In relation to “Farming a Friendly Fire”

Of the three literacies: functional literacy (the ability to use reading, writing, and/or other basic knowledge required to accomplish what minimally needs to get done in everyday life or in some field that matters to you); advanced literacy (sufficient mastery of reading, writing, and/or other essential knowledge that equips you to mentor others, to detect and troubleshoot basic kinds of problems, and to begin using your literacy in more skillful ways); and critical literacy (knowing how to analyze, create, and critique texts or other forms of knowledge, identifying their purposes, and evaluating their ethical or social consequences), I would say that “Farming a Friendly Fire” is advanced literacy mostly. This person obviously knows what they are talking about, and they could teach it step by step to someone who maybe hasn’t ever built a fire.

It is also functional literacy however because knowing how to build a fire is pretty fundamental knowledge that people should know how to do. “Putting out a fire is just as important as making sure it burns well” is also functional literacy. If you don’t know how to do that, then well in allthebeesknees words, ” it could prove to be hazardous to the surrounding area, setting it on fire and causing widespread destruction.”

Like I mentioned “Farming a Friendly Fire” is also advanced literacy. I felt as if I was learning how to build a fire along with allthebeesknees. I could see the logs shifting and kindling going up in flames. This person obviously knows how to build a fire correctly and well so that it is contained, but also as big as it needs to be.

I believe that the post is also critical literacy because since allthebeesknees knows what they are talking about they can critique other’s fires and technique.


In relation to “Faith, Trust, & Pixie Dust”

I am a slow learner. I learn best in calm environments where I don’t have a deadline hanging over my head. However, I also learn really well when I’m stressed out and/or in a constant state of motion. I think it depends on how I feel that day. Was I in a good mood? Was I pissed off? Was I ready to crawl into the cocoon of blankets and pillows on my bed and not come out for a few days? I am a big focuser on how I feel at certain times. In fact the way I remember things depends on it. I remember events based on how I felt at the time; I’m not good with details.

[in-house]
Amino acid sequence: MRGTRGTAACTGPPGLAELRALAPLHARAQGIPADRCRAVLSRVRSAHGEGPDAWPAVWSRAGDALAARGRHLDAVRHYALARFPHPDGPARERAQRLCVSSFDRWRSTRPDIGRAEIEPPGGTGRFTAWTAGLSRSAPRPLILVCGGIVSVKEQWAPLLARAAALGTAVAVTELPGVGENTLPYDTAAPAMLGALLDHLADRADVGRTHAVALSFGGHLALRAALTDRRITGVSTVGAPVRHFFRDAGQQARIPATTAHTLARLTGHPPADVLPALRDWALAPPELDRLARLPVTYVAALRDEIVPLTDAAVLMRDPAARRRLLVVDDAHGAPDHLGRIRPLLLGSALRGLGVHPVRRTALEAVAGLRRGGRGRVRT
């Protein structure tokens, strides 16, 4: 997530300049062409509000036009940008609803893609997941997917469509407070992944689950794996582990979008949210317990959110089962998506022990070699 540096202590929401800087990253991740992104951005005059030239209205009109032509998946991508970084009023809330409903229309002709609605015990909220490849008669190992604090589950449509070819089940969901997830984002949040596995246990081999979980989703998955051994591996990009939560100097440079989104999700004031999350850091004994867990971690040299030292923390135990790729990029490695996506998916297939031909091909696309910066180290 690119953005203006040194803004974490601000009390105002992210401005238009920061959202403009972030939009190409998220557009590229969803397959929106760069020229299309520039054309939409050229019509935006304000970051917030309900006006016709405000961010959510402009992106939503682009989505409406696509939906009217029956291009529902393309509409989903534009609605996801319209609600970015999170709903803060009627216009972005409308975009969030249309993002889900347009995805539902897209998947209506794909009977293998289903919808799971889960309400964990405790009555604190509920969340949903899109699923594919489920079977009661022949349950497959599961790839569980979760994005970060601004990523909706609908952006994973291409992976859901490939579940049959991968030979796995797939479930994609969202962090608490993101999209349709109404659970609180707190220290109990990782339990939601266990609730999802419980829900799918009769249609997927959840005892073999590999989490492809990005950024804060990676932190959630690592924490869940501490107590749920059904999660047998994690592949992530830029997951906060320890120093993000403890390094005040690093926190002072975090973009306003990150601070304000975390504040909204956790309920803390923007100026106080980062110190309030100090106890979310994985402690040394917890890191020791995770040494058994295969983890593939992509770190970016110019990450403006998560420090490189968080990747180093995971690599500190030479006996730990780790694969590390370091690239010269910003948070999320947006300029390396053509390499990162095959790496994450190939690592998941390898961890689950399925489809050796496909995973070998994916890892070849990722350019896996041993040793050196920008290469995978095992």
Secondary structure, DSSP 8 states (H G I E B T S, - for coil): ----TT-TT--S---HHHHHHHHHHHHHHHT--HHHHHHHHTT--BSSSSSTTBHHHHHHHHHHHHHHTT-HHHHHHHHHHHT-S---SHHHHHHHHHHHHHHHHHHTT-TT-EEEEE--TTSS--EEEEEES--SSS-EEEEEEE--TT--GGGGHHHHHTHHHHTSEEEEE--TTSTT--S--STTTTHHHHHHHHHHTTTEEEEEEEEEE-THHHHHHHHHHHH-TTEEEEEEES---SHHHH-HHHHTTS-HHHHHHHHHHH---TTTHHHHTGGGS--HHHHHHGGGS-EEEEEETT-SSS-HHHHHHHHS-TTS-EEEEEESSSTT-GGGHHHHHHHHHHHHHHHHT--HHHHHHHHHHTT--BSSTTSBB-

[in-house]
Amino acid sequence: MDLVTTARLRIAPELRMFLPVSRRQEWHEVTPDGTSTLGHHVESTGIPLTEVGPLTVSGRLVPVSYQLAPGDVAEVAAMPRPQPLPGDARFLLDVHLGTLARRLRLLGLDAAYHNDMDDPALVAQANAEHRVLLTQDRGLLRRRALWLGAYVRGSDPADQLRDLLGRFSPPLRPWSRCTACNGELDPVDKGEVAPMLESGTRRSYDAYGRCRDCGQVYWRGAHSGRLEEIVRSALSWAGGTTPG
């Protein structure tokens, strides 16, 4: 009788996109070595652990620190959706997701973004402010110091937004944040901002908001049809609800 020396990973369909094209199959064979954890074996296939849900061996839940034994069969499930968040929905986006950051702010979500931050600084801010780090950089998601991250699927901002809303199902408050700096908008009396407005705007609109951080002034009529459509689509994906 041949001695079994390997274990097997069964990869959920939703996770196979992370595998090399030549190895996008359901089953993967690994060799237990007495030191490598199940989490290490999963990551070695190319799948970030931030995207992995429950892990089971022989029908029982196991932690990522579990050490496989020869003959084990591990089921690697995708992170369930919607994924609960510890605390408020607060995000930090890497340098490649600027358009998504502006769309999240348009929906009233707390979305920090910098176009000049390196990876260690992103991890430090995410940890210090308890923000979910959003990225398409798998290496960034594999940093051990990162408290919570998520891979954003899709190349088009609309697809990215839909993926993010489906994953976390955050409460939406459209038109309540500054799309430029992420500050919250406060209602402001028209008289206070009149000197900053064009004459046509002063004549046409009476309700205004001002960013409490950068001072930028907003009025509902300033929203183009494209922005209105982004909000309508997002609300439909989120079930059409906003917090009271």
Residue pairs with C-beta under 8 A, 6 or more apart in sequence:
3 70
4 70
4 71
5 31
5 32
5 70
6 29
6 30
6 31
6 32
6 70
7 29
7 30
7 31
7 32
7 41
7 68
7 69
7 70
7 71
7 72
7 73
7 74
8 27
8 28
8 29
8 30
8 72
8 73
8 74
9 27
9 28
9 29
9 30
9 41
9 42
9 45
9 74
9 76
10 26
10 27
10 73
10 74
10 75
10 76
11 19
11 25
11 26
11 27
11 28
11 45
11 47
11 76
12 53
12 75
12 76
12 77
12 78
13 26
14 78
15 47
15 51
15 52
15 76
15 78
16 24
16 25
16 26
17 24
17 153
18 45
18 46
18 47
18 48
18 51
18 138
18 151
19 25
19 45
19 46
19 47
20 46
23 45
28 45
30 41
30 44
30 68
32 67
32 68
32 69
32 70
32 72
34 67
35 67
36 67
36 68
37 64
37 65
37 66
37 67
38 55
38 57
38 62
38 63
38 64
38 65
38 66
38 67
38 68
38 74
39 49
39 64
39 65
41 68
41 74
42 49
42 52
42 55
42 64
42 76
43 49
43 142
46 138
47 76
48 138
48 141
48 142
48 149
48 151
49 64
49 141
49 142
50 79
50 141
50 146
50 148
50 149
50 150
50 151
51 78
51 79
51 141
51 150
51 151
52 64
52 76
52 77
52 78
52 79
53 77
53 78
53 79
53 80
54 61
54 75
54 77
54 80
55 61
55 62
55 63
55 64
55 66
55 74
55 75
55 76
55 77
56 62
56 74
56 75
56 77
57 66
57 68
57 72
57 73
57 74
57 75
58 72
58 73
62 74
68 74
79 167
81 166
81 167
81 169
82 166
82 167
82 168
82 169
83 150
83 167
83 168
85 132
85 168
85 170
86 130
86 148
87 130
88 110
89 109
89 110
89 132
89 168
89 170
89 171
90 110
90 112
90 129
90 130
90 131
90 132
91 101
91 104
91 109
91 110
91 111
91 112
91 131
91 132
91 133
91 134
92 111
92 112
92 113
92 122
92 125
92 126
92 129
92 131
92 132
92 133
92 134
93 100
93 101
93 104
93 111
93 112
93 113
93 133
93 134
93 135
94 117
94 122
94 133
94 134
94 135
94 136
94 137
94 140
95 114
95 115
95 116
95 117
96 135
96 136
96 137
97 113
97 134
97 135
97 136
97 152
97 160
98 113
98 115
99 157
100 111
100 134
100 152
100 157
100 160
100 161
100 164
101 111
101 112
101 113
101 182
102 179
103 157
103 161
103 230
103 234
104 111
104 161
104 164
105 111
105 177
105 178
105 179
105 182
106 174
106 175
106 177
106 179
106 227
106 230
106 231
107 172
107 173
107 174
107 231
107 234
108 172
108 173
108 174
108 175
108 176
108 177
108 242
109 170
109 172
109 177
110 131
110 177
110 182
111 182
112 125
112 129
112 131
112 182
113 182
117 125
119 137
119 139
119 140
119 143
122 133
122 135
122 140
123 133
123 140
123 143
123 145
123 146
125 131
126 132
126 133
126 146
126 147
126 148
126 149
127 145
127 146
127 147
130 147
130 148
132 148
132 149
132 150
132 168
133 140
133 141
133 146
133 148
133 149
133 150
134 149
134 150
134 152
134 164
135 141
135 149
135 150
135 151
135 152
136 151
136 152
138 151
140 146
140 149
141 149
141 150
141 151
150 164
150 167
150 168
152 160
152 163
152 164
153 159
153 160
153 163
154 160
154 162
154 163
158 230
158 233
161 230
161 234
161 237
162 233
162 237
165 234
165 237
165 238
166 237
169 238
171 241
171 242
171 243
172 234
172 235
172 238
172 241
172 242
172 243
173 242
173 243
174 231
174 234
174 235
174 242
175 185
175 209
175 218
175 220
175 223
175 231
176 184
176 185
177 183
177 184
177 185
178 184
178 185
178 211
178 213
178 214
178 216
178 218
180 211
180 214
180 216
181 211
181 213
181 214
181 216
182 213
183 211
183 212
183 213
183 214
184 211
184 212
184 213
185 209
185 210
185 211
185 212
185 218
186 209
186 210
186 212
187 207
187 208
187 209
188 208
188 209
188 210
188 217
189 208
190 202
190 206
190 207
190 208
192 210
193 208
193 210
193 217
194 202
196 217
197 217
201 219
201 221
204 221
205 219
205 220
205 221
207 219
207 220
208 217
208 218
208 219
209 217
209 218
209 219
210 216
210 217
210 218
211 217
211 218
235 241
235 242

Back in my other post “Faith, Trust, & Pixie Dust”, I talked about the skill of overcoming my fear of heights. This was a skill I learned and am still learning through the only way I know how to really learn it, slowly and from very high in the air. I don’t get the opportunity everyday to be up really high, so it’s difficult to gauge how I’m doing. One day I can say ‘Oh yeah, I’m fine. Heights? Pshh’ and then the next day the mere thought of looking out the window of the fifth floor of the library almost terrifies me. What motivates me to continue developing this skill however is my stubbornness. There is no way I’m going to let something like the clichéd fear of heights stop me from doing something I want to do. 

Basically I am a learner that will attempt to learn in almost every situation. I would prefer a calm, laid back one, but if I had to learn something in a half hour, then I’d do my damndest to get it done. Now if we talk about actually retaining the skill or information I just learned, then that’s another story.